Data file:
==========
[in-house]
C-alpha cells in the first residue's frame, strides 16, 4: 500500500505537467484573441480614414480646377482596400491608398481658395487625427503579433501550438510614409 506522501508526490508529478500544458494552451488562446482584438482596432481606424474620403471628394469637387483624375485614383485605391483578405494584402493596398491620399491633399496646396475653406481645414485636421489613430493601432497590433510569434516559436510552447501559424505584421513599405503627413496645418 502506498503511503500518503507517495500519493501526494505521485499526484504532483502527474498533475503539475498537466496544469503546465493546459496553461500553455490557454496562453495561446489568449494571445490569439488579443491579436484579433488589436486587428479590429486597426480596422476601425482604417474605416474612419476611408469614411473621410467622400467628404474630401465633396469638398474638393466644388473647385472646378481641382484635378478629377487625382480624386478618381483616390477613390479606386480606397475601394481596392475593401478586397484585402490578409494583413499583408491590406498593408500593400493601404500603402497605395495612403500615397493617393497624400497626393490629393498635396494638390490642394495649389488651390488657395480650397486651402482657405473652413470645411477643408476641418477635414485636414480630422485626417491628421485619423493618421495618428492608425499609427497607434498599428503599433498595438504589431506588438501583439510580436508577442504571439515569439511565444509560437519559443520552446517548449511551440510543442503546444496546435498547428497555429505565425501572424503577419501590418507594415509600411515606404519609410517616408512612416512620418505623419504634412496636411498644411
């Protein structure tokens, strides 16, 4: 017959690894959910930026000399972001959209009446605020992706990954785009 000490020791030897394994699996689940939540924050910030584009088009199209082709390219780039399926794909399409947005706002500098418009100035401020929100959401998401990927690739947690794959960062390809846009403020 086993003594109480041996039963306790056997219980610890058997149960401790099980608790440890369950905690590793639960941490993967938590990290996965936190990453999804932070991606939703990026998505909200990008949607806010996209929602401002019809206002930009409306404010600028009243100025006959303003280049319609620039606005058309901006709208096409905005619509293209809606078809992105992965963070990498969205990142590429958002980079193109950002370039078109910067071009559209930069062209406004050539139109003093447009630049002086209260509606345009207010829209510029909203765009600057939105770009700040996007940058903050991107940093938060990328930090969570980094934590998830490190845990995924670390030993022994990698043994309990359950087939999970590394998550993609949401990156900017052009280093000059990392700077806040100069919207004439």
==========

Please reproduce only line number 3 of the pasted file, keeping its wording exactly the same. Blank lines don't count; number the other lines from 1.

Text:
């Protein structure tokens, strides 16, 4: 017959690894959910930026000399972001959209009446605020992706990954785009 000490020791030897394994699996689940939540924050910030584009088009199209082709390219780039399926794909399409947005706002500098418009100035401020929100959401998401990927690739947690794959960062390809846009403020 086993003594109480041996039963306790056997219980610890058997149960401790099980608790440890369950905690590793639960941490993967938590990290996965936190990453999804932070991606939703990026998505909200990008949607806010996209929602401002019809206002930009409306404010600028009243100025006959303003280049319609620039606005058309901006709208096409905005619509293209809606078809992105992965963070990498969205990142590429958002980079193109950002370039078109910067071009559209930069062209406004050539139109003093447009630049002086209260509606345009207010829209510029909203765009600057939105770009700040996007940058903050991107940093938060990328930090969570980094934590998830490190845990995924670390030993022994990698043994309990359950087939999970590394998550993609949401990156900017052009280093000059990392700077806040100069919207004439």